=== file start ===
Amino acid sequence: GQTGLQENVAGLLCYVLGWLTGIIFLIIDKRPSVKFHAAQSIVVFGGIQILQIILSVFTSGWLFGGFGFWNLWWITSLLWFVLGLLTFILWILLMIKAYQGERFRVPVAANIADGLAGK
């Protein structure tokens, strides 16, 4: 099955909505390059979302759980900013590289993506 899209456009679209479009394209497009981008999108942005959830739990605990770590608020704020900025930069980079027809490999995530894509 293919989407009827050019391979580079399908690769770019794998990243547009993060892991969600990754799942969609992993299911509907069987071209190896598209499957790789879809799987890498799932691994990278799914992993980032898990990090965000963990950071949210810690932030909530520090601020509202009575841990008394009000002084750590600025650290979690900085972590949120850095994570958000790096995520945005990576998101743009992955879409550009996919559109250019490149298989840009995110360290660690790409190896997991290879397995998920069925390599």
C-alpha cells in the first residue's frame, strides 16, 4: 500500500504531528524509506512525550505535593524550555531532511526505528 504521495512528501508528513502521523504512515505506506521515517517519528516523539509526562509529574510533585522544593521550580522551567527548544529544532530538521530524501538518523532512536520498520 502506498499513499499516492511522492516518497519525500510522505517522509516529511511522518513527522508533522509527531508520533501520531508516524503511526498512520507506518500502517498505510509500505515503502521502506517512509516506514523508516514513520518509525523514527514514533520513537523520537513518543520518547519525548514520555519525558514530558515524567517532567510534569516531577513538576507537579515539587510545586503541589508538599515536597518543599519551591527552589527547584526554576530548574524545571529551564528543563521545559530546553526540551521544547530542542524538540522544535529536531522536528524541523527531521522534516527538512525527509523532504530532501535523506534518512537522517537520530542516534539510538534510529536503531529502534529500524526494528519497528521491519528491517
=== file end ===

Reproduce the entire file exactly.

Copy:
Amino acid sequence: GQTGLQENVAGLLCYVLGWLTGIIFLIIDKRPSVKFHAAQSIVVFGGIQILQIILSVFTSGWLFGGFGFWNLWWITSLLWFVLGLLTFILWILLMIKAYQGERFRVPVAANIADGLAGK
């Protein structure tokens, strides 16, 4: 099955909505390059979302759980900013590289993506 899209456009679209479009394209497009981008999108942005959830739990605990770590608020704020900025930069980079027809490999995530894509 293919989407009827050019391979580079399908690769770019794998990243547009993060892991969600990754799942969609992993299911509907069987071209190896598209499957790789879809799987890498799932691994990278799914992993980032898990990090965000963990950071949210810690932030909530520090601020509202009575841990008394009000002084750590600025650290979690900085972590949120850095994570958000790096995520945005990576998101743009992955879409550009996919559109250019490149298989840009995110360290660690790409190896997991290879397995998920069925390599």
C-alpha cells in the first residue's frame, strides 16, 4: 500500500504531528524509506512525550505535593524550555531532511526505528 504521495512528501508528513502521523504512515505506506521515517517519528516523539509526562509529574510533585522544593521550580522551567527548544529544532530538521530524501538518523532512536520498520 502506498499513499499516492511522492516518497519525500510522505517522509516529511511522518513527522508533522509527531508520533501520531508516524503511526498512520507506518500502517498505510509500505515503502521502506517512509516506514523508516514513520518509525523514527514514533520513537523520537513518543520518547519525548514520555519525558514530558515524567517532567510534569516531577513538576507537579515539587510545586503541589508538599515536597518543599519551591527552589527547584526554576530548574524545571529551564528543563521545559530546553526540551521544547530542542524538540522544535529536531522536528524541523527531521522534516527538512525527509523532504530532501535523506534518512537522517537520530542516534539510538534510529536503531529502534529500524526494528519497528521491519528491517